The Complete Idiot’s Guide to Choosing a Tennis Racquet Short summary of the main points. For a more detailed explanation, read the following Introduction.
Introduction to Racquet Science Introduction to the racquet ranking and evaluation method used on this site. Read this first to understand how science relates to tennis racquets. Topics include: what causes tennis elbow, the effect of string tension, whether light racquets are better, the effect of heavy, large, or soft balls, the effect of extra-long racquets, the effect of handle size, whether big head racquets are better, the effect of weighting at 9 and 3 o’clock, and whether your racquet should be head-heavy.
Formulas This is the list of formulas used to evaluate the racquets under the performance criteria. A complete legend of variables is included at the end. The constants in the formulas are supplied by the benchmark conditions.
Derivations of Formulas for the Racquet Performance Criteria The math is only high school algebra. The Derivations Page has preliminary remarks explaining the procedure and assumptions for the derivations. For the equations and mathematical notation, go to these particular formula derivations:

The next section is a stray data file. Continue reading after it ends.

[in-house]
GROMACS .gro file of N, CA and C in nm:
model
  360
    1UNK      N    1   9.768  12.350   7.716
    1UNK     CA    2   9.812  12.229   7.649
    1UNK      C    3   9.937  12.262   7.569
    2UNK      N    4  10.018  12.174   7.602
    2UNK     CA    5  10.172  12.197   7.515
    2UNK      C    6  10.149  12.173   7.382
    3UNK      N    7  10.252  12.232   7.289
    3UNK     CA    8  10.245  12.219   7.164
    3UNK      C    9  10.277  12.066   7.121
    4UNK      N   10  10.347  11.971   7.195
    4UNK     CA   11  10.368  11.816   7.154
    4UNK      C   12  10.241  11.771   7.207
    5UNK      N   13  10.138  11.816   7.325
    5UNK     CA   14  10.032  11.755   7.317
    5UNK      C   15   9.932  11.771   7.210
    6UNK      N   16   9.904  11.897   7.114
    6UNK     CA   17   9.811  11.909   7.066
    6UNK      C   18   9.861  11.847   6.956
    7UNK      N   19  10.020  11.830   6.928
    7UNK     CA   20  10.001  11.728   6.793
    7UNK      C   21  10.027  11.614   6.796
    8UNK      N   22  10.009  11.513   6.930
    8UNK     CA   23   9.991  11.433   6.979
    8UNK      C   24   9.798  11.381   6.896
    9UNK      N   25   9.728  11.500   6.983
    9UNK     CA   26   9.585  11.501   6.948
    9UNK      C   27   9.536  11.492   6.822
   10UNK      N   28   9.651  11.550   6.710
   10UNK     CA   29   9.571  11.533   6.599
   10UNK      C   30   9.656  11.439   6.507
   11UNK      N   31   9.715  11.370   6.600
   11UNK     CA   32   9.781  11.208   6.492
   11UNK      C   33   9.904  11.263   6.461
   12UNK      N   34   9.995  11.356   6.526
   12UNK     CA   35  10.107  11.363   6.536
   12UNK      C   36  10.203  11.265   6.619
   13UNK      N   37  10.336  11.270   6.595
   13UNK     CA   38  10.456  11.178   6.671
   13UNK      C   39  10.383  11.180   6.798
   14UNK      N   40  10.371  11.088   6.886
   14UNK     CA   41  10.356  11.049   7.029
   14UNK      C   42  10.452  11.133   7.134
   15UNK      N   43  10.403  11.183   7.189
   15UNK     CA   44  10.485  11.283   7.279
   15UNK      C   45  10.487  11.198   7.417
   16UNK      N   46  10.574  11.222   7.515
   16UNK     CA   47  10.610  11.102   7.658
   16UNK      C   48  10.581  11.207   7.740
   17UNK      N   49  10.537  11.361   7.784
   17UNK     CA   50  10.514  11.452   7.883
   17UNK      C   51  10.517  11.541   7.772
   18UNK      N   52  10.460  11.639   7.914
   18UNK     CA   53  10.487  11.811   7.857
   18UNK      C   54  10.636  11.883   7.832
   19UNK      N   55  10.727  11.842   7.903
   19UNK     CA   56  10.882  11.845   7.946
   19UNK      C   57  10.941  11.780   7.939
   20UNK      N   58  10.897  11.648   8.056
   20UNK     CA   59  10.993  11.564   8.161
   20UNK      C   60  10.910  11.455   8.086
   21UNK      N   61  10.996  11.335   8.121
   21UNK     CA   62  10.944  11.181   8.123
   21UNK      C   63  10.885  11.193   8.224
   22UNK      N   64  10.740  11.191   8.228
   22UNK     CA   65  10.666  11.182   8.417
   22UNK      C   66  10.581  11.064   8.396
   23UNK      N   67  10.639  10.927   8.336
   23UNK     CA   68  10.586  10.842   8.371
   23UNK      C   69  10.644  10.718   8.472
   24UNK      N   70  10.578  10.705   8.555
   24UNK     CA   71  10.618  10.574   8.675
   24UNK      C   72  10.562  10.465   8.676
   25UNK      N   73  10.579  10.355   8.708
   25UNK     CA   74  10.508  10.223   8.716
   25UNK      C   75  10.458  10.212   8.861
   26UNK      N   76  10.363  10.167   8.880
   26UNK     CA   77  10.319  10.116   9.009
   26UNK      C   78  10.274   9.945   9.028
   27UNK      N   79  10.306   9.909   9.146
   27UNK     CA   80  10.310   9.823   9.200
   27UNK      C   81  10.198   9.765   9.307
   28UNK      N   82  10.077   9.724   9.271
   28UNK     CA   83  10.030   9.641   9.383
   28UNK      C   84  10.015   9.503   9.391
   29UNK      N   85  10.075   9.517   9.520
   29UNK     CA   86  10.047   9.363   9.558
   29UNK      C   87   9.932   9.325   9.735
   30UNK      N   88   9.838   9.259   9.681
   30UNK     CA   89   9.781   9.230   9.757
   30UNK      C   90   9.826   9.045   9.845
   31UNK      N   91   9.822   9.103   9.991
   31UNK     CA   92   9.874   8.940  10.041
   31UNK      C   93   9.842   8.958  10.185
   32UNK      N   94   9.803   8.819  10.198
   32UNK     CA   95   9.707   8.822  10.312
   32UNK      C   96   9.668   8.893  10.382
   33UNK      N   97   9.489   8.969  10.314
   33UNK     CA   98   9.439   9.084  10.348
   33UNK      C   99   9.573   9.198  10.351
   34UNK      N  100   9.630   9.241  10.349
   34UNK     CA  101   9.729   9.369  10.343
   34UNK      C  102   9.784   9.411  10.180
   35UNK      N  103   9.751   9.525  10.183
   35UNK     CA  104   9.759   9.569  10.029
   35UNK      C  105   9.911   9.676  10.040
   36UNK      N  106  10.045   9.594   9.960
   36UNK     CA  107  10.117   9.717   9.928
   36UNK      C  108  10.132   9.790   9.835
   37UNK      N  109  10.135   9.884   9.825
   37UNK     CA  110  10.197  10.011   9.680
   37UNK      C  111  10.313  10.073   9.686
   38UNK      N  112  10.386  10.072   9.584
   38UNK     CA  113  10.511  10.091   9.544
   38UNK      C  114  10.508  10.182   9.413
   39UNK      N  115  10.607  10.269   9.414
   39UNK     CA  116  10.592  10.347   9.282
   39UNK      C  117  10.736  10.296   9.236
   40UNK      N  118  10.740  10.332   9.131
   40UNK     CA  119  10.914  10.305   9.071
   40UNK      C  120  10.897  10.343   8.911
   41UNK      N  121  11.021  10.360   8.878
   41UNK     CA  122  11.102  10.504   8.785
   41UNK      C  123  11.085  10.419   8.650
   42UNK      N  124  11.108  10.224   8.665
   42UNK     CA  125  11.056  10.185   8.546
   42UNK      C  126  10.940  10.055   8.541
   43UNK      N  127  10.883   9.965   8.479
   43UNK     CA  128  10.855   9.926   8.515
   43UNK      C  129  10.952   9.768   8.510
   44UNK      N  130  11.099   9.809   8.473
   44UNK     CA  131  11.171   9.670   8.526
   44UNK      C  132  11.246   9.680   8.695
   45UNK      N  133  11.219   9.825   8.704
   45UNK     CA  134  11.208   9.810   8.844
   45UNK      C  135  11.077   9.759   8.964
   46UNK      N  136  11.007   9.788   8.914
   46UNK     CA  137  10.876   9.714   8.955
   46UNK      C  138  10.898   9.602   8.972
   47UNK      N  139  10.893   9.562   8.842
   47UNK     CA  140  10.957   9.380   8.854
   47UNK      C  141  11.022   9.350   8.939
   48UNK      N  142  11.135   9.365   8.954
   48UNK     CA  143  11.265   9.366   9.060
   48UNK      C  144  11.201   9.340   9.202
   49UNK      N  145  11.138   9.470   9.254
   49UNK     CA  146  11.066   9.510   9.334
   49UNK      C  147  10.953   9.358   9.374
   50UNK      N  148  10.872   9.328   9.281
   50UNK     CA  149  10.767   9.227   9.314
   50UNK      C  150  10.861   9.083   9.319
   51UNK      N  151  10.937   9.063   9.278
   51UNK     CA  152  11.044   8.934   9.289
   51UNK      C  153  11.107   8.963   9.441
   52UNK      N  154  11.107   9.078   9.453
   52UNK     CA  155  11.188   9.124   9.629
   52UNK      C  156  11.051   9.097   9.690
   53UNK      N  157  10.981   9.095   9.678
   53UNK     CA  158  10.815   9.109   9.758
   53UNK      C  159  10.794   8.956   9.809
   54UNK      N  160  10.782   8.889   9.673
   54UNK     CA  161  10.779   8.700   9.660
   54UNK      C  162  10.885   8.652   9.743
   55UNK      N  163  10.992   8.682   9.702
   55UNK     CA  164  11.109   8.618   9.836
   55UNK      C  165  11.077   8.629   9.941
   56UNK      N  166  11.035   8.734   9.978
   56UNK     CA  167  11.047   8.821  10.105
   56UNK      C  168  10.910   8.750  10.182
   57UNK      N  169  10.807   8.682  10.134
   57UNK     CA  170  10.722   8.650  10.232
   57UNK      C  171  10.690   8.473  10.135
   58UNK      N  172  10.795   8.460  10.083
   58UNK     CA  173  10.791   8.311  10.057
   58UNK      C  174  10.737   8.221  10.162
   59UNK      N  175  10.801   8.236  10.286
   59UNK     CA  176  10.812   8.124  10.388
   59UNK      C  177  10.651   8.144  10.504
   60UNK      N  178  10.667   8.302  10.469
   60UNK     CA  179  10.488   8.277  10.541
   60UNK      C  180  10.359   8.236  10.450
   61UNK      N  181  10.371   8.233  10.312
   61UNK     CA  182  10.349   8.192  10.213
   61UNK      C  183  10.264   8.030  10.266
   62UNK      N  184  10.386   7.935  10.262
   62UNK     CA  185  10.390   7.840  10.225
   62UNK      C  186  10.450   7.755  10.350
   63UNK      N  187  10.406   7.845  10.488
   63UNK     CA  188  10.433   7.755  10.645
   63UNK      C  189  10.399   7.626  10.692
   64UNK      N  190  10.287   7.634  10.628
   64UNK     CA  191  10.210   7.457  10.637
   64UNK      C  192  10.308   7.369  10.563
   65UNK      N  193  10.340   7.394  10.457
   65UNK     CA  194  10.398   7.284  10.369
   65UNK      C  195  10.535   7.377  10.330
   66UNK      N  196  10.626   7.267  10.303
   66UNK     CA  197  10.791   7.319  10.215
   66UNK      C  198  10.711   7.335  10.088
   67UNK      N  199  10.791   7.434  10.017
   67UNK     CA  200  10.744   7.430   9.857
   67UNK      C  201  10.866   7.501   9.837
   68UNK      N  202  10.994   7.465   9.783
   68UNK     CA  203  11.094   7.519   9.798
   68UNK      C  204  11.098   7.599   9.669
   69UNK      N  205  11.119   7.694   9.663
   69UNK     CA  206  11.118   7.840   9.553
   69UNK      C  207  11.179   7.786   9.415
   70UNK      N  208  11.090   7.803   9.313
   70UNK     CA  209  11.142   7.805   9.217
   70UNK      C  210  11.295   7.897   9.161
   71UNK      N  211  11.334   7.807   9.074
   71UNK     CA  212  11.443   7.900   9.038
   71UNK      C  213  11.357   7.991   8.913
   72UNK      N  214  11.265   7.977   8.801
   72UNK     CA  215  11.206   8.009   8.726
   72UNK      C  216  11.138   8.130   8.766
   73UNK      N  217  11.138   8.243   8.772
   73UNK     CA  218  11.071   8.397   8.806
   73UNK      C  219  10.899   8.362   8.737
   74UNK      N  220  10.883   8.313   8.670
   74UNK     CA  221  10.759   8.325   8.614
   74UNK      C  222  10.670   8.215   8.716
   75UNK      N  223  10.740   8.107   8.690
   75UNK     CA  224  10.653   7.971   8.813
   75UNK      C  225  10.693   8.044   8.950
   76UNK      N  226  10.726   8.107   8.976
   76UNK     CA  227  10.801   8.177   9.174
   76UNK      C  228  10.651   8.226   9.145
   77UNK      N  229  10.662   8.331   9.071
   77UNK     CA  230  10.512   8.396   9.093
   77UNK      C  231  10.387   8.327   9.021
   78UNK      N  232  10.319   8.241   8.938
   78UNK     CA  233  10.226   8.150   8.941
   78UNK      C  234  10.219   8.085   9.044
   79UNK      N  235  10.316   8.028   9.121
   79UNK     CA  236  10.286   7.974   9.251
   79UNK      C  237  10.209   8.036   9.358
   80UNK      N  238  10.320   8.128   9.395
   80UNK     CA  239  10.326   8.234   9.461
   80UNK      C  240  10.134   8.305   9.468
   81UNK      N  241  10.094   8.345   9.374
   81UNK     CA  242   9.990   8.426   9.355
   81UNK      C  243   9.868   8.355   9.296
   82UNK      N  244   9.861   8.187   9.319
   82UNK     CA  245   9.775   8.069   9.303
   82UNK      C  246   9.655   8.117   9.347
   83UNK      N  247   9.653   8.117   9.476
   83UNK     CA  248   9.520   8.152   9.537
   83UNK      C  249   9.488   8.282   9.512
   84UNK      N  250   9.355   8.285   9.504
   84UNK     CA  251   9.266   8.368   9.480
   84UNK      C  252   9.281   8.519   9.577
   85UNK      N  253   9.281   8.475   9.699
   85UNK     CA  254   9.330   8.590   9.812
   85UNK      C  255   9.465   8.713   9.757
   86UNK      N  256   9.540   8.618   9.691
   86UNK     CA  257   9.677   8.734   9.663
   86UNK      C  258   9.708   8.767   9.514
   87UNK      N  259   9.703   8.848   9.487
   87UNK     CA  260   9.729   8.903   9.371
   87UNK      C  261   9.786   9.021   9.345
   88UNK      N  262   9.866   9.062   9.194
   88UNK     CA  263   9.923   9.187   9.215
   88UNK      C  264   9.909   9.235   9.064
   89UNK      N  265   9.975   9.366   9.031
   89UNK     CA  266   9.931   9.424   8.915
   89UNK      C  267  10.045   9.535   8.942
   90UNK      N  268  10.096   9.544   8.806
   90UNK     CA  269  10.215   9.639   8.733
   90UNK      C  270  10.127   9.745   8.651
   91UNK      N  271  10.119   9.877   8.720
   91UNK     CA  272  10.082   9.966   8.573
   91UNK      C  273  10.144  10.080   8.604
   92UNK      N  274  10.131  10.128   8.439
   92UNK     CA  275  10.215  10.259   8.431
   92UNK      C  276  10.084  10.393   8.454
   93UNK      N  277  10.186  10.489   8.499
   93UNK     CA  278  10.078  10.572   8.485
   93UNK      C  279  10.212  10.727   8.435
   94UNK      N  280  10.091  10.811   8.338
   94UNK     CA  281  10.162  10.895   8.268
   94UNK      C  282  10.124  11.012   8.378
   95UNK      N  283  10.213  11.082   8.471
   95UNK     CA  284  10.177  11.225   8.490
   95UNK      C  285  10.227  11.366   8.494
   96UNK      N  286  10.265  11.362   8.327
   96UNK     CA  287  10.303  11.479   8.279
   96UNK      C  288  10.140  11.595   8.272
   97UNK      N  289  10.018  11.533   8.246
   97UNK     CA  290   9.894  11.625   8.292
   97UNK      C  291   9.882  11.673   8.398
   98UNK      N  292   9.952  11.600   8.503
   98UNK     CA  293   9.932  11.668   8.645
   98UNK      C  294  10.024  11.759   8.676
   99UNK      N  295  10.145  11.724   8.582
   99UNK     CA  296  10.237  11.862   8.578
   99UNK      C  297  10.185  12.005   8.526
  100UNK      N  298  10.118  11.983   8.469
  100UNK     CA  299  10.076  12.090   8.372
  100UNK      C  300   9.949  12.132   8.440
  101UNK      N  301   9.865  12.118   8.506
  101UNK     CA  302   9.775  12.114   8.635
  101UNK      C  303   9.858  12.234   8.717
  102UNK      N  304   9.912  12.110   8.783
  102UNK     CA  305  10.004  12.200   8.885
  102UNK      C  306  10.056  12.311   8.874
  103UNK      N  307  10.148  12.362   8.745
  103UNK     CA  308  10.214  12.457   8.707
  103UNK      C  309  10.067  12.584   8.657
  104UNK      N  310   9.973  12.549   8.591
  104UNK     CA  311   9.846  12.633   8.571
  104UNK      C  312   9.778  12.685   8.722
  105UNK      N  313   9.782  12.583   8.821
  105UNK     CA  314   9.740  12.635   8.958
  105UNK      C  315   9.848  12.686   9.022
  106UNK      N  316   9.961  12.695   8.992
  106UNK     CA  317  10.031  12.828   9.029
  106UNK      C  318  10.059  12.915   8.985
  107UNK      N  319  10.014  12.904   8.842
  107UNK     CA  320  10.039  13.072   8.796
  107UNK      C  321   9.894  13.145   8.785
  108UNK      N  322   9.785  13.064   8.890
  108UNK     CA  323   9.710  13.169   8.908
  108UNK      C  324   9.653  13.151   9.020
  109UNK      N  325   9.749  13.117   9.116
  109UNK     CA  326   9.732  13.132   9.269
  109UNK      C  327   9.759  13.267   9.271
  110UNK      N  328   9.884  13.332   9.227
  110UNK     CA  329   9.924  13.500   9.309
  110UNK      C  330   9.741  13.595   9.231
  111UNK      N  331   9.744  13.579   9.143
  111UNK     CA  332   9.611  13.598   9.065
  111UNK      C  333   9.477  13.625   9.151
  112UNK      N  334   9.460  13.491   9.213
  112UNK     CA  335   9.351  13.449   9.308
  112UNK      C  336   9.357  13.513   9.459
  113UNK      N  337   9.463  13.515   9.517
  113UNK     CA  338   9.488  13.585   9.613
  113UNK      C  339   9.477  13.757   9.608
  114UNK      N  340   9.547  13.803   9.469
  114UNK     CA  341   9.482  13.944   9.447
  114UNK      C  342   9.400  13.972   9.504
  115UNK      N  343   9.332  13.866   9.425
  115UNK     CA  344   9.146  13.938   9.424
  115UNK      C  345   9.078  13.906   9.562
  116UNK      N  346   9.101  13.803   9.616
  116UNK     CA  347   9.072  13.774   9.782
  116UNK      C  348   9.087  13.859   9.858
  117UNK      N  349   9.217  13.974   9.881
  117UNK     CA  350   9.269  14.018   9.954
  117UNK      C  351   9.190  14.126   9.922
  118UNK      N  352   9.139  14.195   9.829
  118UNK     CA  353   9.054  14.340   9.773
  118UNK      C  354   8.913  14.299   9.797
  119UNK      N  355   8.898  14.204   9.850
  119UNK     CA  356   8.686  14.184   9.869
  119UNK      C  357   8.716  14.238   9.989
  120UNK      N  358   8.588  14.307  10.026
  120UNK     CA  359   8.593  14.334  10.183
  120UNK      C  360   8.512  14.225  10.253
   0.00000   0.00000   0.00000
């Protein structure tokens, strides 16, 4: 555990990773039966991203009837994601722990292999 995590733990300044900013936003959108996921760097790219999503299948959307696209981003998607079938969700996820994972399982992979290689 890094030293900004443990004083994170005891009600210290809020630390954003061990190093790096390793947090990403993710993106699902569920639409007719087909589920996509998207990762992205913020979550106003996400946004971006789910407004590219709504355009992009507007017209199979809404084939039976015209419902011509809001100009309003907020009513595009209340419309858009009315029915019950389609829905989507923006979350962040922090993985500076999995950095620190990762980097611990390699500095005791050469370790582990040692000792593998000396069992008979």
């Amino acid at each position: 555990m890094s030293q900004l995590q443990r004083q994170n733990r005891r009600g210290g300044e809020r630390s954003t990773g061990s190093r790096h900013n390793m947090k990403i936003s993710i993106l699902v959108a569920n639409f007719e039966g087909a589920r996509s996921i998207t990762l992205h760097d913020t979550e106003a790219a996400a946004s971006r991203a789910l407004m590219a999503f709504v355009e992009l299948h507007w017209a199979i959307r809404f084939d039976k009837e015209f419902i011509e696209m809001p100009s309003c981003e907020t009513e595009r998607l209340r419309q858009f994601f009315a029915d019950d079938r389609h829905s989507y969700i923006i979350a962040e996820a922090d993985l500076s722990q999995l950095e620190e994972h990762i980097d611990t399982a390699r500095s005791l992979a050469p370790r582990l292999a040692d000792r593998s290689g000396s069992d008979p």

Science Topics One of the benefits of spending some time at this site is that you will pick up the rudiments of first-year college physics by examining a real-life problem, instead plodding through frustrating and overly abstract exercises. It’s the difference between doing scales and listening to music — which do you think is better?
How to use the Quality Index to evaluate new racquets not ranked here.
Customizing to Match Racquet Specs How to make two racquets play the same, so in case you break a string you will have an identical spare in your bag.
Tailweighting study of Wilson Hammer 6.2 95 The benefit of adding a handle end weight is calculated using the evaluation criteria and measurements taken on the Babolat RDC. Performance improves significantly.
A Few Tennis Links Annotated links to sites that may be of interest to our visitors.